“The program worked very well at CHOA, so now we need to see if it is scalable to other settings, to discover the best way to deliver the program in different types of centers, and to measure its uptake and effects on improving adherence to follow-up care,” she continues.

Escoffery’s implementation science expertise, honed through years working in behavioral theories and intervention development, is available to other researchers through a Winship shared resource. The Intervention Development, Dissemination, and Implementation Core is led by Escoffery, Dr. Michelle Kegler, professor of behavioral, social, and health education sciences, and Dr. Colleen McBride, Grace Crum Rollins Chair of the Behavioral, Social, and Health Education Sciences Department. A typical client might be a clinician who would like to roll out an evidence-based guideline on depression screening for cancer patients.

“We know that cancer treatment centers should be asking patients on a regular basis to rate their distress on a scale,” says Escoffery. “If they score high enough, they might need a referral to psychosocial intervention. Researchers might want to know how they can get all the different units within a cancer center—which have different staffing, IT, patient flows—to adopt a particular distress screening tool. That’s what our core can help them do.”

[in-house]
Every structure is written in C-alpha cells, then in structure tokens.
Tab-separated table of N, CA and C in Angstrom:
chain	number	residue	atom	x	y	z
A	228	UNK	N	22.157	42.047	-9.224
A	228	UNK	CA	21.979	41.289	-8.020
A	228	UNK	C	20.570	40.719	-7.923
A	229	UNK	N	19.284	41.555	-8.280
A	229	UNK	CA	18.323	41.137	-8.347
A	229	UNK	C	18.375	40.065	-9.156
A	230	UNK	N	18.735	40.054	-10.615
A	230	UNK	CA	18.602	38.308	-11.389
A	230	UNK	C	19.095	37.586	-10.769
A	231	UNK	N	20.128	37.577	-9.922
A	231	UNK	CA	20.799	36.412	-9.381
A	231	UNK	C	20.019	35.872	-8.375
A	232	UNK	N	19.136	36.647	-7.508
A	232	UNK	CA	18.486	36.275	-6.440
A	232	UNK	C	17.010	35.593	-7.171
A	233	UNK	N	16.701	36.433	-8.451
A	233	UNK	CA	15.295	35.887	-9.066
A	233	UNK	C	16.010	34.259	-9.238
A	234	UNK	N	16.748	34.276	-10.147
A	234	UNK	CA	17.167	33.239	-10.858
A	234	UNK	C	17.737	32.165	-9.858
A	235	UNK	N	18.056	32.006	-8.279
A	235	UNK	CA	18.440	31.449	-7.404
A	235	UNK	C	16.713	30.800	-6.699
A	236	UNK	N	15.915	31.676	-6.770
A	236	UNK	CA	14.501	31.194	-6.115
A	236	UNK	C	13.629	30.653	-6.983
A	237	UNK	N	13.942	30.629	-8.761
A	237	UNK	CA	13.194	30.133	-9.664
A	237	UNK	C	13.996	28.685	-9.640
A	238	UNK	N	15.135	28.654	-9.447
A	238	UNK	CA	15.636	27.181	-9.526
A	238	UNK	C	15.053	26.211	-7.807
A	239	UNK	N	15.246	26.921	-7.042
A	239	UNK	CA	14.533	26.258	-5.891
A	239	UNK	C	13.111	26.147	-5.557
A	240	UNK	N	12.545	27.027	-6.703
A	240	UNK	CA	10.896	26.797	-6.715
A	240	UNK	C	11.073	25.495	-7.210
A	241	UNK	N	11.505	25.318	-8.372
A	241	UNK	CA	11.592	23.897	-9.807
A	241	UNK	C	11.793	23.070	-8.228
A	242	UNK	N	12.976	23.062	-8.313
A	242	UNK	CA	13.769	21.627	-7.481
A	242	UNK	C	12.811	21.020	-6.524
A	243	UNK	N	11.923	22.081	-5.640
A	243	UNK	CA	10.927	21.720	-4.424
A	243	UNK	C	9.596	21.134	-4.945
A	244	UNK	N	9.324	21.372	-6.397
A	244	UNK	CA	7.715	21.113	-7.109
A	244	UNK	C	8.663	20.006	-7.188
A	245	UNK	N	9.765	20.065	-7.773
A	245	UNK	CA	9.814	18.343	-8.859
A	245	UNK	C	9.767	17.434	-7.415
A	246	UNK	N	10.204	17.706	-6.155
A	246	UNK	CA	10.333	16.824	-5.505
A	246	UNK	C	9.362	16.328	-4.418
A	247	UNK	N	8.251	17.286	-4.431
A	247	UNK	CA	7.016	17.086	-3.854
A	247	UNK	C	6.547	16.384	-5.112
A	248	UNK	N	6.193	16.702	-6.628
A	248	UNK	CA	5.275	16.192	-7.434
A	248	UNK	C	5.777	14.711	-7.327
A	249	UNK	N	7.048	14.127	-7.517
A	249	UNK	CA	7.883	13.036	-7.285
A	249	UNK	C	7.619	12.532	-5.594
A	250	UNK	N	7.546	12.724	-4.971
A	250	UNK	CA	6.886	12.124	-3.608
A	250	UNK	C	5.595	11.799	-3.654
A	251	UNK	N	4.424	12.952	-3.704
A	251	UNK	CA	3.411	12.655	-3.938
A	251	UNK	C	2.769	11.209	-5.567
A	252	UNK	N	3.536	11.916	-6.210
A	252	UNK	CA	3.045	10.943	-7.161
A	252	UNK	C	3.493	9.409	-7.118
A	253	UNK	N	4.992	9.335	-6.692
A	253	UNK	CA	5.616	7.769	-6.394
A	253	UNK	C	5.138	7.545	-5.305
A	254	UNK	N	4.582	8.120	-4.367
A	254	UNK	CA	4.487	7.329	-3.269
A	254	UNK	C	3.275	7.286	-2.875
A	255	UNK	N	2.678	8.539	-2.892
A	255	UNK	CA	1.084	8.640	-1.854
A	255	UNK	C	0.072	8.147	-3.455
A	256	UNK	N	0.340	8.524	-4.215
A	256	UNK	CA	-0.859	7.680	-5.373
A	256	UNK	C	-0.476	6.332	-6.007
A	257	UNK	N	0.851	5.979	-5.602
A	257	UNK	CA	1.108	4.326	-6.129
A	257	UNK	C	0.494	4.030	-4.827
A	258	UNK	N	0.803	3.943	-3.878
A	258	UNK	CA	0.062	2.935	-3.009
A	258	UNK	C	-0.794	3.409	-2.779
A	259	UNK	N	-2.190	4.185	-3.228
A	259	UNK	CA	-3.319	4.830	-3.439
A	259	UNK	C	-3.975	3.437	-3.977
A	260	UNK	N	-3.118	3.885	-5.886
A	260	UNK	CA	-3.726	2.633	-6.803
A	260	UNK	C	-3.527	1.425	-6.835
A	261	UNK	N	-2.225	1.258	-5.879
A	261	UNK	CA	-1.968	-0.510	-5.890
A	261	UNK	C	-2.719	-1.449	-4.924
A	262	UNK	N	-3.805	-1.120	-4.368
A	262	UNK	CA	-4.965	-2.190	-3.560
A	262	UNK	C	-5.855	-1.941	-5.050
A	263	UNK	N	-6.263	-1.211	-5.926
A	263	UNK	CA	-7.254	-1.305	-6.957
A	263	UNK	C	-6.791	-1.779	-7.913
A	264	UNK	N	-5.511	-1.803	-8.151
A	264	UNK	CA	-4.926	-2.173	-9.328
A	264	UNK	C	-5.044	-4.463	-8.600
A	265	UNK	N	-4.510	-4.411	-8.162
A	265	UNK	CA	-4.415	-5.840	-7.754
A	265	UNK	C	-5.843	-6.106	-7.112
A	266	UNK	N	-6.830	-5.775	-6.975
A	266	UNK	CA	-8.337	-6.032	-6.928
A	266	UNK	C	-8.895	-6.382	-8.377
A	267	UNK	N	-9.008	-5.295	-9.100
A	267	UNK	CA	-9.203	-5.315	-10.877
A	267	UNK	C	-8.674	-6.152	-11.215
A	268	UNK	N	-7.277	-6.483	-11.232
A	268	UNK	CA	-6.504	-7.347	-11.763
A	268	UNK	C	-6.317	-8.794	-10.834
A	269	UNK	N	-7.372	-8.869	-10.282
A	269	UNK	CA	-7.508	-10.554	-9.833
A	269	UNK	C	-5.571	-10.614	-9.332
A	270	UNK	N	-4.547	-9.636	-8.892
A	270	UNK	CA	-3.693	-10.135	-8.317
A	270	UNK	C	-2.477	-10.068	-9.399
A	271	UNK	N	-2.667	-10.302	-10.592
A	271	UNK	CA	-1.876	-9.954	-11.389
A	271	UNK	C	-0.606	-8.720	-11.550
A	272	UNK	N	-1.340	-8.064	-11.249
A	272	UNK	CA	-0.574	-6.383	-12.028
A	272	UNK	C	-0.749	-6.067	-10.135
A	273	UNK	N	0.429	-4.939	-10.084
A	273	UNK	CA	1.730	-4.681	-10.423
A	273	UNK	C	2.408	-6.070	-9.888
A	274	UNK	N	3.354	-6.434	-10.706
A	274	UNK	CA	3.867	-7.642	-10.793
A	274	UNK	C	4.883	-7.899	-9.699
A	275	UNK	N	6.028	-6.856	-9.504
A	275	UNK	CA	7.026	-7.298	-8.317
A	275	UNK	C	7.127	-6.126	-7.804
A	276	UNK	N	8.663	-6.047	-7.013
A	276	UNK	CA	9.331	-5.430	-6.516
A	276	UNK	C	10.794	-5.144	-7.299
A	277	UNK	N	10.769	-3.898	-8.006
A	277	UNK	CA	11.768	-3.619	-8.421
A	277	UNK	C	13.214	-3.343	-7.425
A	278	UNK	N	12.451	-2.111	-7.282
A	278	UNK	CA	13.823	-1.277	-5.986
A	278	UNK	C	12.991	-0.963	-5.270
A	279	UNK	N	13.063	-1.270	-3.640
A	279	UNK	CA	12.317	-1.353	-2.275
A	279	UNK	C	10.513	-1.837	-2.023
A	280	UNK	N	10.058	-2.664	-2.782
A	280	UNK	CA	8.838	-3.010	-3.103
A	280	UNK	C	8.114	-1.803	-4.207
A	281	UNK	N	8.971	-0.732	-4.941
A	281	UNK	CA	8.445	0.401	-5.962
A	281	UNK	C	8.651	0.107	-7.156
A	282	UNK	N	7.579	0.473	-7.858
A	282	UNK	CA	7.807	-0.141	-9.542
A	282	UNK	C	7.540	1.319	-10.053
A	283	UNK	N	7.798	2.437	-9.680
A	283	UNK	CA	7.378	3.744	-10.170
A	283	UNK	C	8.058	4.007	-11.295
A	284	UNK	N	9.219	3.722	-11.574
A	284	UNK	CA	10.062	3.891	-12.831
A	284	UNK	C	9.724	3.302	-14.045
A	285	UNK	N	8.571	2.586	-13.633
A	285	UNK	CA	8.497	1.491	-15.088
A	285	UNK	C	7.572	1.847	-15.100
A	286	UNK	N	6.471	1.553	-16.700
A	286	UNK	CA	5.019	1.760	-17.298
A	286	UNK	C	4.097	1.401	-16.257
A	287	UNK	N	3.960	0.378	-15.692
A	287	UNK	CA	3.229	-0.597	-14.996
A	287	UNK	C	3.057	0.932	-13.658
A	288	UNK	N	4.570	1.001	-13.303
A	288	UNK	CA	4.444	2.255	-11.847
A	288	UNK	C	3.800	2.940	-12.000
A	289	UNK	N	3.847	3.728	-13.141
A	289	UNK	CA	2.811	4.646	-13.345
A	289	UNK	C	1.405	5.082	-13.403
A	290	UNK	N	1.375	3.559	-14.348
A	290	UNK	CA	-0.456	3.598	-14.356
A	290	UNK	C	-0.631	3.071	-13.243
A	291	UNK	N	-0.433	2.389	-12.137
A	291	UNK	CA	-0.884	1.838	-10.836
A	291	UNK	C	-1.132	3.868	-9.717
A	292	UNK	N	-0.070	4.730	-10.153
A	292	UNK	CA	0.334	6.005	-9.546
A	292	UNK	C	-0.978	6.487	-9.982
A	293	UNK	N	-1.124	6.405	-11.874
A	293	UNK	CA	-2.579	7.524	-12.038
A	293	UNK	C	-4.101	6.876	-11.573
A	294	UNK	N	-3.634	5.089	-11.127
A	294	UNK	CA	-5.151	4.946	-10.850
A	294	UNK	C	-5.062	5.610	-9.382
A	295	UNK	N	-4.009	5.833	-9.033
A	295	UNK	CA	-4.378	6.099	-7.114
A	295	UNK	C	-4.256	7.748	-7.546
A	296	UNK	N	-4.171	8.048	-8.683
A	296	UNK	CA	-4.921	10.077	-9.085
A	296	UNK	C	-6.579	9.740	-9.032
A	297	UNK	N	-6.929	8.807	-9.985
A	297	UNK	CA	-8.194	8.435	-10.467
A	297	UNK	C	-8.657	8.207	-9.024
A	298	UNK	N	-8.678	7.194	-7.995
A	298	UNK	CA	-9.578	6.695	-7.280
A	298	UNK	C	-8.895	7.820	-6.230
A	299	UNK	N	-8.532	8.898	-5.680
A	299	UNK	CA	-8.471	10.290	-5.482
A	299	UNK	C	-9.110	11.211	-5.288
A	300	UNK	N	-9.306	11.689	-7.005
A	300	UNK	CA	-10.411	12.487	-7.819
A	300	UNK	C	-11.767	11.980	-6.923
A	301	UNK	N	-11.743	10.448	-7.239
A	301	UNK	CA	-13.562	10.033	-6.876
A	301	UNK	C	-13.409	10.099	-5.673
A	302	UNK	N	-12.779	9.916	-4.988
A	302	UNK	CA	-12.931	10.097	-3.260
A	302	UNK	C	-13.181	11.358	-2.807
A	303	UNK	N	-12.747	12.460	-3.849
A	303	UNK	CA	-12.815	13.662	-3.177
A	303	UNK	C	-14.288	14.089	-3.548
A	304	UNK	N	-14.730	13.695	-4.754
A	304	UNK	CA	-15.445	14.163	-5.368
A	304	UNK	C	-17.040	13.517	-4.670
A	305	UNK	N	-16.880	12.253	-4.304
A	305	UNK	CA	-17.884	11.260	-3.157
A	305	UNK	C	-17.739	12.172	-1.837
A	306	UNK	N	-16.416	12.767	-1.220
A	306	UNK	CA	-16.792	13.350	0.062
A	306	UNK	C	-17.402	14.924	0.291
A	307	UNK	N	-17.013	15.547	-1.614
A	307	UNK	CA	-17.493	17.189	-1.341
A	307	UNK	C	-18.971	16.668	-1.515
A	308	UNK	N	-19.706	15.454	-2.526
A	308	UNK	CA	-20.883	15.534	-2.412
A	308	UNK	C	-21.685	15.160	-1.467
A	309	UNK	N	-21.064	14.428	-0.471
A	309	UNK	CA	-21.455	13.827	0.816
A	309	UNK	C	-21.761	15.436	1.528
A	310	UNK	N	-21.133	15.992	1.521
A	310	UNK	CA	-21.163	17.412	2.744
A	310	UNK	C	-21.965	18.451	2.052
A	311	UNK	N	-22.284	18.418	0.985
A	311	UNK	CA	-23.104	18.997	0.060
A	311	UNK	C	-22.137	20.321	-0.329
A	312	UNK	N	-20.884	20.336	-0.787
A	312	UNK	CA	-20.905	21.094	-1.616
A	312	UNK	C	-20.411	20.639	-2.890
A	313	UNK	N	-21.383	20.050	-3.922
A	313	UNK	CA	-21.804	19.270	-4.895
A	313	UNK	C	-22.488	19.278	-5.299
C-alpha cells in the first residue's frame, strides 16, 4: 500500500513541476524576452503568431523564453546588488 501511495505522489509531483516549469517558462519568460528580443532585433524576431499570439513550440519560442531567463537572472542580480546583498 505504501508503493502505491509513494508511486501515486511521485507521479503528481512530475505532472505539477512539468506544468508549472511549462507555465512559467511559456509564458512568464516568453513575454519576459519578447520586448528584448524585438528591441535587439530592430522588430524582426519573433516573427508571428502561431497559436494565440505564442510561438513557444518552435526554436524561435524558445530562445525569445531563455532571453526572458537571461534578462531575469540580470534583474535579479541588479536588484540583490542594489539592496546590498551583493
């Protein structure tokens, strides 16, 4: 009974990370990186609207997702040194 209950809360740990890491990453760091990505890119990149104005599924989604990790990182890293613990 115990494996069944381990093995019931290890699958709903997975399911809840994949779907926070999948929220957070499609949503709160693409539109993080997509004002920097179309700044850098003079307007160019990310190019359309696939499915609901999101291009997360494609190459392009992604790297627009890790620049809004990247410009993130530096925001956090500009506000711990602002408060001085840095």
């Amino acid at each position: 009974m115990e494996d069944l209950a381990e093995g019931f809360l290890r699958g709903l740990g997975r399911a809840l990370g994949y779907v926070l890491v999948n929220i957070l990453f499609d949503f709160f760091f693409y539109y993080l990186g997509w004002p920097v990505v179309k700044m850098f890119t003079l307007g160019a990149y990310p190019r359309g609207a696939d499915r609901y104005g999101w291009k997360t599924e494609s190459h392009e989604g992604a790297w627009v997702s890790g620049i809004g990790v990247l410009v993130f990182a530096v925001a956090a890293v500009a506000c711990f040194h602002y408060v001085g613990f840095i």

image of freeman and escoffery discussing some statistics Matthew Freeman and Cam Escoffery

Building on strengths

Matthew Freeman has been working to build on these strengths, spurred by interest in the topic across Rollins and the university and the availability of funding. “Funders are recognizing the importance of implementation science to enhance impact,” he says. “As important as funding is for new discoveries, if those discoveries never make it into the field, how much use are they?”

Freeman believes Emory can be a global leader in implementation science. He started an implementation science working group within Rollins a few years ago to bring together like-minded scientists and foster collaborations. He recently expanded it across the university, forming the Network for Evaluation and Implementation Sciences.

“A lot of researchers at Emory are developing and testing interventions across domestic and global contexts, but without calling it implementation science or without knowing how to apply the methods and frameworks from the field,” says Freeman. “So it is being done, yes, but not as systematically as it could be. It has been a fantastic learning experience for many of us, as we try to pull together research in siloed topical areas and develop methodological strengths in implementation science here at Emory. There is a real opportunity for us to become global leaders in this space.”